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Old 03-03-09, 09:45 AM
  #14  
northboundtrain
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The trailer will certainly be more of a hassle when you are trying to put the bike on a bus or train.

Sounds like your approach might lend itself to a lightweight set up anyway, so it's quite possible to tour with your road bike. Last year, I did exactly such a tour with a Lemond racing frame. I used a rack similar to the Old Man Mountain that I attached to the rear with the QR skewer and P-clamps on the seat stays. I also clamped two water bottle cages to the fork. My load was approximately 25 lbs with four full water bottles.

Most panniers are made for proper touring bikes and are a little long for a road bike. You can always mount them in such a way as to avoid heal strike, but bike handling is compromised the further back the load is relative to the rear axle; you get the tail-wagging-the-dog effect. (At least that's my unscientific theory). I did have a bit of a front end shimmy when riding no-handed, but otherwise the bike handled pretty well.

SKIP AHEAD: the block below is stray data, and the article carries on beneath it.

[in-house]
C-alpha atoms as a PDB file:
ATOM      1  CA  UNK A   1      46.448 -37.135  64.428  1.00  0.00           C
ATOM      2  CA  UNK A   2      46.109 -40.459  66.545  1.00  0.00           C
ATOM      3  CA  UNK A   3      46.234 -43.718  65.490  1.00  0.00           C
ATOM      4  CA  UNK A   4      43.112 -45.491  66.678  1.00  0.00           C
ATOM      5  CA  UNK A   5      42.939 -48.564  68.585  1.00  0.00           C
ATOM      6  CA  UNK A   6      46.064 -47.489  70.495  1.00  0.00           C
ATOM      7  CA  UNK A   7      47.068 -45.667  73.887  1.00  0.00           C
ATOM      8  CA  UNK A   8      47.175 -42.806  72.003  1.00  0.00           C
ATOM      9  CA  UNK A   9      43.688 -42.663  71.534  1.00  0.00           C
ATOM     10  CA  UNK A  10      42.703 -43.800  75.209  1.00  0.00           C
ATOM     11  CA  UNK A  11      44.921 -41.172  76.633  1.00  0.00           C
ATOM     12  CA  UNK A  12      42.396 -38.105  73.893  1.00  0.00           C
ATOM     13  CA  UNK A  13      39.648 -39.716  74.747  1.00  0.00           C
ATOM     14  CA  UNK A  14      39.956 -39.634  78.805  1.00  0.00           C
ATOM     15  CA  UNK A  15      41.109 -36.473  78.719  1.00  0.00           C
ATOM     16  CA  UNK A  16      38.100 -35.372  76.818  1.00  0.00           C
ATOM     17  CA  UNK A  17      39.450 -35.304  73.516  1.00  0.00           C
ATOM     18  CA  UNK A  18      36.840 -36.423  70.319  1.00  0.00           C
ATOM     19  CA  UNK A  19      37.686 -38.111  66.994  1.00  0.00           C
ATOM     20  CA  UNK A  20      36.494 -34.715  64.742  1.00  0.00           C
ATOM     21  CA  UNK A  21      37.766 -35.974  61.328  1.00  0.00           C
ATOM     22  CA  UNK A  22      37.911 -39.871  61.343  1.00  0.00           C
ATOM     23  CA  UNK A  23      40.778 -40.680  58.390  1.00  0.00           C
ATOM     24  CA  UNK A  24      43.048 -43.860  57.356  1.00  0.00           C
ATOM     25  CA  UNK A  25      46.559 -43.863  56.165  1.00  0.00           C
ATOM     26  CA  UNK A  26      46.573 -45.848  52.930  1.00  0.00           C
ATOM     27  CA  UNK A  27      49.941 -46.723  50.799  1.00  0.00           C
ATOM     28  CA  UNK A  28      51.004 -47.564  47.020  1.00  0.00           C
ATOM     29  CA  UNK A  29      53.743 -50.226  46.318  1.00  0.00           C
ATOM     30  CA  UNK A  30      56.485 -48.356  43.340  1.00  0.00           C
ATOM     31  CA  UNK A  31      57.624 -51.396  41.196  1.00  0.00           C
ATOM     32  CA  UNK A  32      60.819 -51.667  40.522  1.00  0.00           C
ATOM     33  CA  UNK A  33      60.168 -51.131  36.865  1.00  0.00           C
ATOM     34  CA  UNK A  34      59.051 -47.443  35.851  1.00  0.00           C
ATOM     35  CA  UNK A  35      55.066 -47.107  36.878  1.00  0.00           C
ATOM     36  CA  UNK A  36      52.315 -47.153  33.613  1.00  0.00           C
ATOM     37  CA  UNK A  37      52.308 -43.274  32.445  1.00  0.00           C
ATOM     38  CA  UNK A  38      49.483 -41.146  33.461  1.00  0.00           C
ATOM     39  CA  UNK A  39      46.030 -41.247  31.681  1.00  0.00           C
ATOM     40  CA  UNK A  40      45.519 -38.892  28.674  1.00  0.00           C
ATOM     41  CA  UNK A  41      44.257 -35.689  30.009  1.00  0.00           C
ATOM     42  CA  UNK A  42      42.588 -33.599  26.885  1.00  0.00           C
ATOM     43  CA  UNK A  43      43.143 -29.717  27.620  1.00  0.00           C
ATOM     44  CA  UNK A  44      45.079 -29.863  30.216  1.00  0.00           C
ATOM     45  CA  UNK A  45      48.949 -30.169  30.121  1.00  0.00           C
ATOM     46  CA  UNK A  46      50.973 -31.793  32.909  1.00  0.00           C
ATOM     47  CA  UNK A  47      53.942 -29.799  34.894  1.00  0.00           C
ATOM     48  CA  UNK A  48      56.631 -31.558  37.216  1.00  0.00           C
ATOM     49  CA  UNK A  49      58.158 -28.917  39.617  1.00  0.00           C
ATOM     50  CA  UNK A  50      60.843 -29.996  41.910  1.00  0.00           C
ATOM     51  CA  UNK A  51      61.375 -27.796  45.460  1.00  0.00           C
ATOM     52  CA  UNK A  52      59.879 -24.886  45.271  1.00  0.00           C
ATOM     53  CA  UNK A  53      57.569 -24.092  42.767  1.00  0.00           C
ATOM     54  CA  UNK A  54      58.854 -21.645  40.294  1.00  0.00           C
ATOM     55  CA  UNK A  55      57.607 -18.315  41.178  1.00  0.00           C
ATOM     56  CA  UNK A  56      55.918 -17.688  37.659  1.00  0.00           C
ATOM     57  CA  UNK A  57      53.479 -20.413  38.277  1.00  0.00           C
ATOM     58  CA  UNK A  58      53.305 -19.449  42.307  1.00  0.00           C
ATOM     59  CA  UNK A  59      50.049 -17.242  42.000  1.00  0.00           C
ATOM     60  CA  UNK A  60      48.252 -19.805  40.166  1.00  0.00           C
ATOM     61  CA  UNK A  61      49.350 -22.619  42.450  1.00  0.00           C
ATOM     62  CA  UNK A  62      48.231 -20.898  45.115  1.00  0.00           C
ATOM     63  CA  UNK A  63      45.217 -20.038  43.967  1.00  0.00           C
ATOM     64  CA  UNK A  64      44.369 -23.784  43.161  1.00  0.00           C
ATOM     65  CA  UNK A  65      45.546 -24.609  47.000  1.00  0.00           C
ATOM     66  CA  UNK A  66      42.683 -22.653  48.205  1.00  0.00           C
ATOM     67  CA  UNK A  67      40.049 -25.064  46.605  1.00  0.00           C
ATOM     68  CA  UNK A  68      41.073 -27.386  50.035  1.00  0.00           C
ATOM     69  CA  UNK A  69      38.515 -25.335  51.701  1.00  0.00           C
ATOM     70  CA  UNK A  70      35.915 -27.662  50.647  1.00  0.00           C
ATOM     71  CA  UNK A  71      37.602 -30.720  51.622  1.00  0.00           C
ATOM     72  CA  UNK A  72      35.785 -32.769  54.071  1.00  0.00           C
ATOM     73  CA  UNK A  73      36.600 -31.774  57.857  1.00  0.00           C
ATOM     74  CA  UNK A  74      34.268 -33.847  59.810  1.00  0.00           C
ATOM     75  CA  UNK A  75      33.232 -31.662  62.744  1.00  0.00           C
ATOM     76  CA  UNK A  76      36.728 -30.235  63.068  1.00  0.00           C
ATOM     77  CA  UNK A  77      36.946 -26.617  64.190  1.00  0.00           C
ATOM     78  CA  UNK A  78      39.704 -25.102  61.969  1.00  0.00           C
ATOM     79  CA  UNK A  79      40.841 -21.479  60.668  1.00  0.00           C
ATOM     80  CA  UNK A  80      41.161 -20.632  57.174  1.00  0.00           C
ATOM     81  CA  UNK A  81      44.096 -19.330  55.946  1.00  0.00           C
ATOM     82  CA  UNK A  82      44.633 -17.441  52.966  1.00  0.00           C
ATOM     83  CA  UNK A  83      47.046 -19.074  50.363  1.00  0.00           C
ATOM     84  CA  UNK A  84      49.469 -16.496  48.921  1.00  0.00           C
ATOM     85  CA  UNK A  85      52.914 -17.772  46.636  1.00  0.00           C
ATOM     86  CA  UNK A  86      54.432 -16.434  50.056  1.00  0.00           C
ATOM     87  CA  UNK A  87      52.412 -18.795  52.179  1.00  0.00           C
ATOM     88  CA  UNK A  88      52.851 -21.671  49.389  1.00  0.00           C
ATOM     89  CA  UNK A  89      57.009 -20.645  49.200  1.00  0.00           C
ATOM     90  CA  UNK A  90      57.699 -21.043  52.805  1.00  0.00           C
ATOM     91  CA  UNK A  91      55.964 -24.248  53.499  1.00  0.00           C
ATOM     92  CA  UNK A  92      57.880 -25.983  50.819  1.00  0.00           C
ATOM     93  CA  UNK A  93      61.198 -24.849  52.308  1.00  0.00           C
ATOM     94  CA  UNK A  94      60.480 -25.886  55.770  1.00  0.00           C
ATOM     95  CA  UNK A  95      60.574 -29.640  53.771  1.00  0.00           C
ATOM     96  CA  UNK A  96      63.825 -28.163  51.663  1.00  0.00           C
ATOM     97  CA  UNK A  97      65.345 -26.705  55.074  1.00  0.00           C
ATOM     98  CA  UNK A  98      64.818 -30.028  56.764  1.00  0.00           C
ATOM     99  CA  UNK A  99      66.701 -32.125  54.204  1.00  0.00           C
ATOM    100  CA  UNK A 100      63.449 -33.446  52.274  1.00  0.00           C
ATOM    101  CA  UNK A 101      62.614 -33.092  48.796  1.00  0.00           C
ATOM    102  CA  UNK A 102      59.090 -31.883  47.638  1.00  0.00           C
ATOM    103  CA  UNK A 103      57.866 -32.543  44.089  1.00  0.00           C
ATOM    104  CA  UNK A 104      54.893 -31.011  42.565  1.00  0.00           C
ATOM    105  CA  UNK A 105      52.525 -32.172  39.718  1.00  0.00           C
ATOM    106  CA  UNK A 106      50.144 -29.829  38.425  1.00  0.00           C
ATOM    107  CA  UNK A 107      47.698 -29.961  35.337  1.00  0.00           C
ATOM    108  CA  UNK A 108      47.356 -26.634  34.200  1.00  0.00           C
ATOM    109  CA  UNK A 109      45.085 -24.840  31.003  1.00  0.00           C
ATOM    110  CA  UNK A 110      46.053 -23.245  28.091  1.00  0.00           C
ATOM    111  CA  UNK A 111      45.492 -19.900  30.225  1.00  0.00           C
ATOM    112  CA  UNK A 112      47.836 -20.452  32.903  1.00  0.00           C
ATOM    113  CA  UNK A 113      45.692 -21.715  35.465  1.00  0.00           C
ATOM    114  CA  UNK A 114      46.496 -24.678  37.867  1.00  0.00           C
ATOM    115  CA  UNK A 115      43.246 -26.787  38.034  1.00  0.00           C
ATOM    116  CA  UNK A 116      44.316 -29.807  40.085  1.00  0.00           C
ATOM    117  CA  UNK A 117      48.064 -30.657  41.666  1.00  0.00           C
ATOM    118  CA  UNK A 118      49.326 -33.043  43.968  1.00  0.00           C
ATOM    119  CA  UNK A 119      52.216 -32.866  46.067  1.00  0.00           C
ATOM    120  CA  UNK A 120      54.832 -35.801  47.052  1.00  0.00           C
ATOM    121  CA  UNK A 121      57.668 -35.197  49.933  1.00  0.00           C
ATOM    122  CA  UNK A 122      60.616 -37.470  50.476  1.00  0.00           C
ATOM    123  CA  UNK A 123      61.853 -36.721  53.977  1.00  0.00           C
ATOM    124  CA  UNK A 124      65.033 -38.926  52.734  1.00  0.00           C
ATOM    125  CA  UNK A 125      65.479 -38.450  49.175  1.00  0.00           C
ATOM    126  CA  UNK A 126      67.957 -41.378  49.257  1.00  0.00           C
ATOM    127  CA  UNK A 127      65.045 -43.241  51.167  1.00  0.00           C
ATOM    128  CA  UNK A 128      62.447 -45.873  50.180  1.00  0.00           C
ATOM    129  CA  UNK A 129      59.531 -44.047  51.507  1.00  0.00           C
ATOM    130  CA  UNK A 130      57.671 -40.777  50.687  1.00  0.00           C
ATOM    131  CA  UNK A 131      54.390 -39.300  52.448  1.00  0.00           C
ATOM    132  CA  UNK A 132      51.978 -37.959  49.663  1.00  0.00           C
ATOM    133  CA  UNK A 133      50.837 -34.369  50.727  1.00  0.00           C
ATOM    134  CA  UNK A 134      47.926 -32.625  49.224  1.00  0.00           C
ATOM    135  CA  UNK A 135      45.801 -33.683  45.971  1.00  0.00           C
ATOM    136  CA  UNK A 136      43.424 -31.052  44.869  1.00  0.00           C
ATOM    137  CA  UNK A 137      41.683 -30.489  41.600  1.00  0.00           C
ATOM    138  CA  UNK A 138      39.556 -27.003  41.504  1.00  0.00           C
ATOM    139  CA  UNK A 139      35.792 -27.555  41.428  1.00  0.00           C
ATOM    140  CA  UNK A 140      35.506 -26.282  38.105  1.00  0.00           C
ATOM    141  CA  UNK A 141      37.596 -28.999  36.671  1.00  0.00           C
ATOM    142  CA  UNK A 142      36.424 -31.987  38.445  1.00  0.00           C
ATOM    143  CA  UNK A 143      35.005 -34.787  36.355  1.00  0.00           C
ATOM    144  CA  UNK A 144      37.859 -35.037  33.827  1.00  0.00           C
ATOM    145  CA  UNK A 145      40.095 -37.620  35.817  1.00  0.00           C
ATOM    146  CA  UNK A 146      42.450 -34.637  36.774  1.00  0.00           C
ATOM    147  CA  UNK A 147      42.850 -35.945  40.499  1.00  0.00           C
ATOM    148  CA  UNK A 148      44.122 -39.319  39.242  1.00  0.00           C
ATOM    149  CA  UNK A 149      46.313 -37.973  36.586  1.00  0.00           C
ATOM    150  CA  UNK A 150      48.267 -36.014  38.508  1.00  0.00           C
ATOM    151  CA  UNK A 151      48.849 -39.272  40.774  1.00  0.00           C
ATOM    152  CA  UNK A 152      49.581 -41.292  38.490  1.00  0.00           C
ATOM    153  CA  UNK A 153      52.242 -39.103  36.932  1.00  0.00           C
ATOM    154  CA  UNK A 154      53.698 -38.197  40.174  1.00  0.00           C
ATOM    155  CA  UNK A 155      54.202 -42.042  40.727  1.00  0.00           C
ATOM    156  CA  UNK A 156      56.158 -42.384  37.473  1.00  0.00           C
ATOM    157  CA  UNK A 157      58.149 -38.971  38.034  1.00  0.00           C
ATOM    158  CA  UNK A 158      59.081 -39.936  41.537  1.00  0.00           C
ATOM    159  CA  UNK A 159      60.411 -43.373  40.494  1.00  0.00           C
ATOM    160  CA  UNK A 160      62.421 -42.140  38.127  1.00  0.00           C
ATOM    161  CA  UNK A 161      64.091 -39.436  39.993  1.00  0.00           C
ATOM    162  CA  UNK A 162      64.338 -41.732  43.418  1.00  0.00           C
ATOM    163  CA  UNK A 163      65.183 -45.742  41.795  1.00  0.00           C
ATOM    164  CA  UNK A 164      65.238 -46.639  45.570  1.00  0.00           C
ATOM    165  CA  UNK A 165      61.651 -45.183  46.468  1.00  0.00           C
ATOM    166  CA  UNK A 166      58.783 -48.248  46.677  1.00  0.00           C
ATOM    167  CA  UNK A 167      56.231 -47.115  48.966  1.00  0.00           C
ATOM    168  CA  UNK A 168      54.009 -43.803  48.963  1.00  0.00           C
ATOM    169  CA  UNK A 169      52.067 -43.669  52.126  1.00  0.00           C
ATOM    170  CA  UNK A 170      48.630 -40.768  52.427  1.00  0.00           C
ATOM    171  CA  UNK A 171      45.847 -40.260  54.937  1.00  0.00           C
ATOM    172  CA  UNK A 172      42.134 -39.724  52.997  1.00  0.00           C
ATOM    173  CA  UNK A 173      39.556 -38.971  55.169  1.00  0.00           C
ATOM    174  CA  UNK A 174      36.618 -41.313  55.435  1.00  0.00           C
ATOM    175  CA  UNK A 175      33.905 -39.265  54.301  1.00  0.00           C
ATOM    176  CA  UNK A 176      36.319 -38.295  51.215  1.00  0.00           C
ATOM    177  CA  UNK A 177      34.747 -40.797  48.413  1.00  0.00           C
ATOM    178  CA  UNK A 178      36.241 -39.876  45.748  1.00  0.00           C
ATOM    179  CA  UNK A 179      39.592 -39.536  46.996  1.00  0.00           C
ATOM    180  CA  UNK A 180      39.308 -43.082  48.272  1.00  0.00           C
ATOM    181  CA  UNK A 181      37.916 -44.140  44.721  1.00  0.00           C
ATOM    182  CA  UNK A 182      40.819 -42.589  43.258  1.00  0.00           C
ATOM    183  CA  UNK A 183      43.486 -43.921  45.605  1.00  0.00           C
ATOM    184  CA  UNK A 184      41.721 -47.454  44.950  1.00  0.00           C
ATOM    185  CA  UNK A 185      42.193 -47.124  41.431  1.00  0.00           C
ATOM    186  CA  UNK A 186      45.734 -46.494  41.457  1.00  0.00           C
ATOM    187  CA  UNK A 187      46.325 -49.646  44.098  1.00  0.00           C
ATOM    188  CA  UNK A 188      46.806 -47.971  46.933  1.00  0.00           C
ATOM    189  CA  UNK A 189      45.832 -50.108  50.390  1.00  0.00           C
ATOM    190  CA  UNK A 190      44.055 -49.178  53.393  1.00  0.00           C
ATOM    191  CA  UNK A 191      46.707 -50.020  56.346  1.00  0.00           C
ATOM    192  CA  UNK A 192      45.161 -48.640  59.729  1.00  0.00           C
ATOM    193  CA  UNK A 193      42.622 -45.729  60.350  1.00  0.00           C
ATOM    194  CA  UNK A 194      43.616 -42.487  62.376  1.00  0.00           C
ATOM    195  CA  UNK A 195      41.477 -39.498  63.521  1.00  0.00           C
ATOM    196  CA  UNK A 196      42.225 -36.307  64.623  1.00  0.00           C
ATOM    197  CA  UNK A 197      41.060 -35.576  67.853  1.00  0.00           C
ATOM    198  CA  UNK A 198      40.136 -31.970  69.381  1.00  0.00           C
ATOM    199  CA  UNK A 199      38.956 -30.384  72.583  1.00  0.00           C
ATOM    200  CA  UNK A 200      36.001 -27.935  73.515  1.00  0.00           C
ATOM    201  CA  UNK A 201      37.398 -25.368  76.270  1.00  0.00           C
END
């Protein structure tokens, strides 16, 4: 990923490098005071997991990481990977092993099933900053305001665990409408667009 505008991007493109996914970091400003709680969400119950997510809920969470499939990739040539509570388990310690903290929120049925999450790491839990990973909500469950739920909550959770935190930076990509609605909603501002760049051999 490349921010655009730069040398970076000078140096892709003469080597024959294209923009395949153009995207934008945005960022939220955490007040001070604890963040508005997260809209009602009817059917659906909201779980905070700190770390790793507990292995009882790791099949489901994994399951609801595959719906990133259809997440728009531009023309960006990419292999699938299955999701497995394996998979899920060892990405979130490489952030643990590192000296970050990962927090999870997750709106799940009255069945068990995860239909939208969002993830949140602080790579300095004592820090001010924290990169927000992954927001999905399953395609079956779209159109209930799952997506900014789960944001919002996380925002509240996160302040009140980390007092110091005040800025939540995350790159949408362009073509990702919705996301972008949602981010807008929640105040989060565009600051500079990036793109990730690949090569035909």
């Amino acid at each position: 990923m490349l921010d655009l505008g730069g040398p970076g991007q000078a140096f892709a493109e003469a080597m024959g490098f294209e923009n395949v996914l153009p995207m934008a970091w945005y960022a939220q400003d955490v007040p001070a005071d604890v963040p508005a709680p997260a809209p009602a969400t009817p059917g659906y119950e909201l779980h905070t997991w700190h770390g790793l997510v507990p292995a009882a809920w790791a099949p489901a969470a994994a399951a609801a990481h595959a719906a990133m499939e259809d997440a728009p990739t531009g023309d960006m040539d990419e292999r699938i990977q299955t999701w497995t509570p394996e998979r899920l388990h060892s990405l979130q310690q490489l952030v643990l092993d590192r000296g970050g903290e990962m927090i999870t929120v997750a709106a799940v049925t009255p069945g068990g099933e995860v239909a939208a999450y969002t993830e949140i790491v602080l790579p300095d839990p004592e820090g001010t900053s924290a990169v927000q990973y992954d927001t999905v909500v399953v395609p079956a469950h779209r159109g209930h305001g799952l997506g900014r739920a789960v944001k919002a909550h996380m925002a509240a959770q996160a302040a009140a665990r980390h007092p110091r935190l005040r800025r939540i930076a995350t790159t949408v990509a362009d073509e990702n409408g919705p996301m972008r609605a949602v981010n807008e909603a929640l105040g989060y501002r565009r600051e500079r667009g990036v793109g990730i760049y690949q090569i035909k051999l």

I would suggest using drybag stuff sacks in lieu of panniers. They are more compact length-wise, so the load's center of gravity will be further forward. I used the Sea to Summit 13 liter bags. I attached the bags to the rack with webbing stuff sack compressors and an extra strap cinched around the middle. It worked well enough, although the bags are not quite as accessible as regular panniers. Next time, I would also have a frame bag that mounts inside the main triangle in the top-tube-seat-tube corner for stuff such as wallet, sunscreen, food, etc. that I want to be able to access during the day. A medium to large seat bag should be able to accomodate your tool/repair kit. You won't be able to carry much food, so you'll need to buy meals one at a time almost. This means eating out of convenience stores and small groceries a lot of the time.

To sum up, yes, by all means, you can use your road bike. Use the largest tires you can while still having enough clearance with the frame to allow for a wheel to go a little out of true, try to keep your load between the two axles as much as possible, and use ultra-light camping gear to keep the weight and bulk down.
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